Let’s look at it another way. Teachers has indicated that they are choosing option (i). What happens if another bidder says “Oh, no, we’re gonna go for option (ii)”. How much money is that worth?

The difference on the two financing charges is 430bp, on $2.75-billion, which comes to $118-million p.a. For that $118-million, they could borrow another $1.25-billion at a rate of 9.4% and give all this money to common shareholders, which comes to about $1.50 per share. Note that the phrase “all this money” is a little suspect, as there are knock-on effects, but this exercise has led to a rather interesting answer, hasn’t it?

All readers should be warned that in performing these calculations I am operating way outside my field of expertise. Don’t take any investment action based on any of this! I welcome all comments and critiques of my math – there may be something very obvious that I’ve missed.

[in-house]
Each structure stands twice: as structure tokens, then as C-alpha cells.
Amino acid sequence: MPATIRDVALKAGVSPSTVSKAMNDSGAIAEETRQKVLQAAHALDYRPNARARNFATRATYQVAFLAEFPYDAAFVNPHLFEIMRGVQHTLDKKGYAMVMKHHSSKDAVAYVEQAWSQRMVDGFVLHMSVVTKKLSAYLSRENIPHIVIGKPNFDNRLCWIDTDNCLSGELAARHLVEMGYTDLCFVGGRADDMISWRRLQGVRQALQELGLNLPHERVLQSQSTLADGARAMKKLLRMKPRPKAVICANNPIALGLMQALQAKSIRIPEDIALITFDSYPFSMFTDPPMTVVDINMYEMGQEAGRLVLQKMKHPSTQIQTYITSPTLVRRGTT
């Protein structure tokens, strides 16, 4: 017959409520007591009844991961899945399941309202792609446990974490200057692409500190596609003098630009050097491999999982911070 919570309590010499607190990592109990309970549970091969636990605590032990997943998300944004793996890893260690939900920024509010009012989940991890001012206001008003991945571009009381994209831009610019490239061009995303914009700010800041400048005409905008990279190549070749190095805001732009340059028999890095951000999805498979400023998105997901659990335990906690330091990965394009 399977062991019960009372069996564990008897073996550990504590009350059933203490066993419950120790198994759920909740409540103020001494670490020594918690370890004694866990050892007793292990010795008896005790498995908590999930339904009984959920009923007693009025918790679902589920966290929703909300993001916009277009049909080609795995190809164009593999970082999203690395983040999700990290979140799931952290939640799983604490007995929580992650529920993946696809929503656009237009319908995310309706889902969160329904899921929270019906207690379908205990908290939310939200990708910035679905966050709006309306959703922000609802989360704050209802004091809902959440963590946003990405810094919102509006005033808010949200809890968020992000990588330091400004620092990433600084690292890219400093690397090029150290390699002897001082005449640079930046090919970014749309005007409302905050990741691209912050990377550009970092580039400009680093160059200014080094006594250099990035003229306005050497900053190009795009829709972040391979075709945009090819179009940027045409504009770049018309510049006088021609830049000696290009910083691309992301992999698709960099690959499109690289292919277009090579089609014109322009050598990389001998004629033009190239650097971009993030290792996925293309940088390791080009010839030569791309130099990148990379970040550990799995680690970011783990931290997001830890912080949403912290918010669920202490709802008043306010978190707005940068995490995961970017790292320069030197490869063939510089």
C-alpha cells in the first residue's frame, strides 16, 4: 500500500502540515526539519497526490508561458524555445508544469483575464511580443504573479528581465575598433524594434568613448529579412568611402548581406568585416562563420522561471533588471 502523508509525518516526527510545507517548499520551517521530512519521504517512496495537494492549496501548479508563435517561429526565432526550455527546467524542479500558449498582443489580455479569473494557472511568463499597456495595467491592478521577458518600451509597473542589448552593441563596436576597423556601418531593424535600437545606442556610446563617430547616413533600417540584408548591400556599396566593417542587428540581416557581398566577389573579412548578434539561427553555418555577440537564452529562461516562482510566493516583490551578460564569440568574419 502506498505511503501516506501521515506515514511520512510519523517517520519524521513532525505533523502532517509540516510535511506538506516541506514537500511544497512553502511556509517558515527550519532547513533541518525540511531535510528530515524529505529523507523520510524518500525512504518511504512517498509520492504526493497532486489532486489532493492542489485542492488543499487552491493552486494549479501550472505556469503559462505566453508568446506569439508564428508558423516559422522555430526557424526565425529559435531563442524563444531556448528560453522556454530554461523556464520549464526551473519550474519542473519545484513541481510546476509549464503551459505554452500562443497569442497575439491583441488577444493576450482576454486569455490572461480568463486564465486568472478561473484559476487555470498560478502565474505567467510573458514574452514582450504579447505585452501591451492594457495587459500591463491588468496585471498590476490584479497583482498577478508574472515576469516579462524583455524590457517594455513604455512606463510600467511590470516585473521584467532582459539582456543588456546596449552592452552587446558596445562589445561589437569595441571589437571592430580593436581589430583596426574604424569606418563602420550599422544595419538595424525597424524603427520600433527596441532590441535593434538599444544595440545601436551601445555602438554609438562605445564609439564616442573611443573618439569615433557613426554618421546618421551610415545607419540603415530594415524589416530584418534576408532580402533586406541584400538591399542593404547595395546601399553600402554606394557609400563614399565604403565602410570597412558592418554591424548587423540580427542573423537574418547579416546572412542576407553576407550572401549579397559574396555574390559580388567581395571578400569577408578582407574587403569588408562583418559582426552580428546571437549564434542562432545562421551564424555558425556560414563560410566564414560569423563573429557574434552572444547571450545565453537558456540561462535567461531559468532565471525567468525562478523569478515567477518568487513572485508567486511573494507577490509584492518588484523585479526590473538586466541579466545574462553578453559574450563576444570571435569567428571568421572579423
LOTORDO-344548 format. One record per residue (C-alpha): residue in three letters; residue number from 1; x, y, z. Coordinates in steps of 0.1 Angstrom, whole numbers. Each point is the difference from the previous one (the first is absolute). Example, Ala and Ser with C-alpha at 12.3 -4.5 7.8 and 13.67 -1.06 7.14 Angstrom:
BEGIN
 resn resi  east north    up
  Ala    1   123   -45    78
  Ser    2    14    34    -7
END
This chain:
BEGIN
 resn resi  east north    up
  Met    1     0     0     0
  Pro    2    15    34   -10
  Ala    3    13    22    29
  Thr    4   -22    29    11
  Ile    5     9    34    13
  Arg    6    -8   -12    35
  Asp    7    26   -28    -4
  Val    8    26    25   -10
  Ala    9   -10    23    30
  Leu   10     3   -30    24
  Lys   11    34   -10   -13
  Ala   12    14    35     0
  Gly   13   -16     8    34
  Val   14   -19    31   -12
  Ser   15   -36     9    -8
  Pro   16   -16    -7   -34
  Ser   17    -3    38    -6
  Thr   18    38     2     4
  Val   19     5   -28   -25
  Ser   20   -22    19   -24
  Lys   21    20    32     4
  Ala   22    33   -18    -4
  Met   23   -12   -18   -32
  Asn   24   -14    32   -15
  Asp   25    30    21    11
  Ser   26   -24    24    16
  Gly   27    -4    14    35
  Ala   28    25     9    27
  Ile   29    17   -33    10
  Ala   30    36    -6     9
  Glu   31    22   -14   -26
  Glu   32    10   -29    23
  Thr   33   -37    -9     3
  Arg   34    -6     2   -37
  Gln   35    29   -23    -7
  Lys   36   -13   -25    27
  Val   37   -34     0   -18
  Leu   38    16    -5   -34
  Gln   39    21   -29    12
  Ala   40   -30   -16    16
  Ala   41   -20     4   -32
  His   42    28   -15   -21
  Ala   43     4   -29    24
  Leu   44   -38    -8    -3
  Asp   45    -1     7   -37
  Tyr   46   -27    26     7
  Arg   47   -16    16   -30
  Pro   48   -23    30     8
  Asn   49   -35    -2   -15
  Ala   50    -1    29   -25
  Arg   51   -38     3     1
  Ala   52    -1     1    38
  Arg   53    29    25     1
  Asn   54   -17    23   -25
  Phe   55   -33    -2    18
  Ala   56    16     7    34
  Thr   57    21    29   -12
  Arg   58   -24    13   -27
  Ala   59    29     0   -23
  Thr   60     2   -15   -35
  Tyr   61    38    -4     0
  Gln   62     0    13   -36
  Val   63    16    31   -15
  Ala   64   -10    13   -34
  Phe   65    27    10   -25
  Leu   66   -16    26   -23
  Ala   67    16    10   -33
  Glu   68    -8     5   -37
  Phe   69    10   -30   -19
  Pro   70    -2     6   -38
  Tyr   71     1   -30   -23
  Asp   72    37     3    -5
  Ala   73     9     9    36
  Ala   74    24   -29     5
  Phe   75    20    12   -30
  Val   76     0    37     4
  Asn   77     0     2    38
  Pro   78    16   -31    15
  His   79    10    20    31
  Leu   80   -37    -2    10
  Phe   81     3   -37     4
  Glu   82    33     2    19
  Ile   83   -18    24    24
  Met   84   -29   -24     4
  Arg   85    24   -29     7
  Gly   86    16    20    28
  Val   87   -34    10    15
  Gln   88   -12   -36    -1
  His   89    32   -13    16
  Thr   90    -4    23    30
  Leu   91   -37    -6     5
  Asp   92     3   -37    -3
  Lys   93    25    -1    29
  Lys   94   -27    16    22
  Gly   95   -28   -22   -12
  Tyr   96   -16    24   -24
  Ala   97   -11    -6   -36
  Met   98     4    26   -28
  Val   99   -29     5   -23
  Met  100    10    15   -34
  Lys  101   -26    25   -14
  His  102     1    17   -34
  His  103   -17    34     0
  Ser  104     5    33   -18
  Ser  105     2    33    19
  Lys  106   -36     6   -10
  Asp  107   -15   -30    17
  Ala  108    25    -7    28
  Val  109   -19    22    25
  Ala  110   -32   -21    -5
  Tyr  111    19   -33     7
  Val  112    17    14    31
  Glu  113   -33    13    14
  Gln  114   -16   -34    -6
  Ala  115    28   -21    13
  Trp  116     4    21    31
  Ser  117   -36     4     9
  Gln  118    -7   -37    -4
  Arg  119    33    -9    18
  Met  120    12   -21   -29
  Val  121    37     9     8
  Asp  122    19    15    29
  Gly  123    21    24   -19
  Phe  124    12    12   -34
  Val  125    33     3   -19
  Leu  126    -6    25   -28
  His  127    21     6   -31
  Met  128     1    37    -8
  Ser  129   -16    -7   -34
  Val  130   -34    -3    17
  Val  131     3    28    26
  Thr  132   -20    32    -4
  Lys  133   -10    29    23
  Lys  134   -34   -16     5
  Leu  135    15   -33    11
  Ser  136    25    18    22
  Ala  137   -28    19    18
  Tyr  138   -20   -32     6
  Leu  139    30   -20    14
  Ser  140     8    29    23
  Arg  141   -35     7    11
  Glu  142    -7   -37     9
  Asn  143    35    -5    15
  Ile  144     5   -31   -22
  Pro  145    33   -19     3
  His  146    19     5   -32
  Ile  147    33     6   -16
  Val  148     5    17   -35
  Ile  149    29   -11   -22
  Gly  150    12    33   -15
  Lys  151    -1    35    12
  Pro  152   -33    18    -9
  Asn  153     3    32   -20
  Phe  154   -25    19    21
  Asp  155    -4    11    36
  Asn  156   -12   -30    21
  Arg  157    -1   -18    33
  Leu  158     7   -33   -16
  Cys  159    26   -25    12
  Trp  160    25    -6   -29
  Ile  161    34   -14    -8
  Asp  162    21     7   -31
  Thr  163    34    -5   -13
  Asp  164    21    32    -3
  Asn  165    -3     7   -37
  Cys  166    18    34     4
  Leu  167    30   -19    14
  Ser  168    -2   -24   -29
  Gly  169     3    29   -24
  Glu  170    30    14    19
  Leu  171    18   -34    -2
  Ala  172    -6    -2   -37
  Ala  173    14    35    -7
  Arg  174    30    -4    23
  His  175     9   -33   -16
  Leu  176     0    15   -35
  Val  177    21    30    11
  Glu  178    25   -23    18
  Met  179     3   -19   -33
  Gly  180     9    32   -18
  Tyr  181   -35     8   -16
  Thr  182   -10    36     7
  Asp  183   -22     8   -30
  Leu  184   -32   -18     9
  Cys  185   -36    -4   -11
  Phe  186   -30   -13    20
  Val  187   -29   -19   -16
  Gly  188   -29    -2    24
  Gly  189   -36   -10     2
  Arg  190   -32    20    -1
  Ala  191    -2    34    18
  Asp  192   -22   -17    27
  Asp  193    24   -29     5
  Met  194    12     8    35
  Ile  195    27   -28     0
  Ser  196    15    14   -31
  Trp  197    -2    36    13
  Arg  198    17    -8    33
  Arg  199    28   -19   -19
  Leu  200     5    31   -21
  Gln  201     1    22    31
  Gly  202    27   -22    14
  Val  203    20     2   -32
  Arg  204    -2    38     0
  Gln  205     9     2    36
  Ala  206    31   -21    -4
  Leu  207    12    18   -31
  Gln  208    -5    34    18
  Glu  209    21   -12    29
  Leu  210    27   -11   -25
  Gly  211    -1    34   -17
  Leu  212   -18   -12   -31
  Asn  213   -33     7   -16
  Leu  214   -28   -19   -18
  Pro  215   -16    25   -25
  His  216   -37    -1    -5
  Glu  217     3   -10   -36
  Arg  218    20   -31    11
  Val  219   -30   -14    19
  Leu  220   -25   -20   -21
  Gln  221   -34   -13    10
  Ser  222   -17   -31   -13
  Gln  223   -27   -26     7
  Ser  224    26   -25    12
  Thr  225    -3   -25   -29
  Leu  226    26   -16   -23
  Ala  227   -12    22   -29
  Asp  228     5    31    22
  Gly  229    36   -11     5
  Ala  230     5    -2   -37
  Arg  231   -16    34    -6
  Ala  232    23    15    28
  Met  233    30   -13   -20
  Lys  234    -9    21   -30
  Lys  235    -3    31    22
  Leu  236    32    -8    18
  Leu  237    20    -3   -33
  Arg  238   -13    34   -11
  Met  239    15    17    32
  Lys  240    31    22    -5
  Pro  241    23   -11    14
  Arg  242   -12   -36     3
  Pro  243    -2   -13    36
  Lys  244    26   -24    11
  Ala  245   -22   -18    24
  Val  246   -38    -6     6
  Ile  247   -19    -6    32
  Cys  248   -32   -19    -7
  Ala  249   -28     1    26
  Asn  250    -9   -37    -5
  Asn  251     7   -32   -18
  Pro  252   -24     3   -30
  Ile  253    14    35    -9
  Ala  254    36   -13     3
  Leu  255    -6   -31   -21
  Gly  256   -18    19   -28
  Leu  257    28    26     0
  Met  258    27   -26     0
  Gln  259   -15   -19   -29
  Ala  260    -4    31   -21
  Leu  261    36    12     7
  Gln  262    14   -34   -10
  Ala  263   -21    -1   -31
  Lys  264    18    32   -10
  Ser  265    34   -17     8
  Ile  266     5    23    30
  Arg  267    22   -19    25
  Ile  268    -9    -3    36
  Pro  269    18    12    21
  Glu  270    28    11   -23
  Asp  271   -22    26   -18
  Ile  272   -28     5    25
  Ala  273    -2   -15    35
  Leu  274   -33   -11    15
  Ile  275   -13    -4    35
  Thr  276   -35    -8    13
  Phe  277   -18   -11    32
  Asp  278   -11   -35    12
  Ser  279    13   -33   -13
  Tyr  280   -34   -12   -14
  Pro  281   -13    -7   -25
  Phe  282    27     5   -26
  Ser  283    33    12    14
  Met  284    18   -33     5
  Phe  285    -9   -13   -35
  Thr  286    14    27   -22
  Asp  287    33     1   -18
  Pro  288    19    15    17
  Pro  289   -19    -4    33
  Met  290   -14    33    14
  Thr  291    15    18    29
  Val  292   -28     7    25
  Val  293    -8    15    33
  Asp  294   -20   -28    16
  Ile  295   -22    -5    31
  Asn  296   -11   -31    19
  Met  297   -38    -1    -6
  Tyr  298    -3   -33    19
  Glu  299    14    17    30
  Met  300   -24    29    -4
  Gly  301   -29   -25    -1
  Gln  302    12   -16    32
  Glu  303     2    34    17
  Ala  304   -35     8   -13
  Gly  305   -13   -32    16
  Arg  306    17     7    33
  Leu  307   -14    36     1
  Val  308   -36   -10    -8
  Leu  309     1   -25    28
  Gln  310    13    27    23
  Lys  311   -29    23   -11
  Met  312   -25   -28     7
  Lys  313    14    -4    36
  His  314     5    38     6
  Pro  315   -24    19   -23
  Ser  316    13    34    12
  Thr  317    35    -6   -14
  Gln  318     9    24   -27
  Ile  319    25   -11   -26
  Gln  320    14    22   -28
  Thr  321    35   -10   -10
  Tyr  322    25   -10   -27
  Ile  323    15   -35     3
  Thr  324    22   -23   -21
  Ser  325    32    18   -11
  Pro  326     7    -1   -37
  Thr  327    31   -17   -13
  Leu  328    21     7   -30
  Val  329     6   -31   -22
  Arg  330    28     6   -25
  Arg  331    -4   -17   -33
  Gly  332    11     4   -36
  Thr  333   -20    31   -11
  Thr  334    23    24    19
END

BCE has the following preferred shares outstanding: BCE.PR.A, BCE.PR.C, BCE.PR.E, BCE.PR.F, BCE.PR.G, BCE.PR.H, BCE.PR.I, BCE.PR.R, BCE.PR.S, BCE.PR.T, BCE.PR.Y & BCE.PR.Z

Update: With all these numbers flying around, let’s think about the market value of the prefs in the absence of an offer. If new debt is going for +400 to +440, it would seem reasonable that a preferred shareholder would demand at least +500 interest equivalent to hold the paper. That would be call-it-maybe 9.5% swapped to CAD. If we assume that the archetypal BCE prefs pays 6% on $25.00 p.v., and the archetypal investor has an interest-equivalency factor of 1.4, that implies a requirement for 6.8% dividend yield, which implies a price of $22 on the preferred.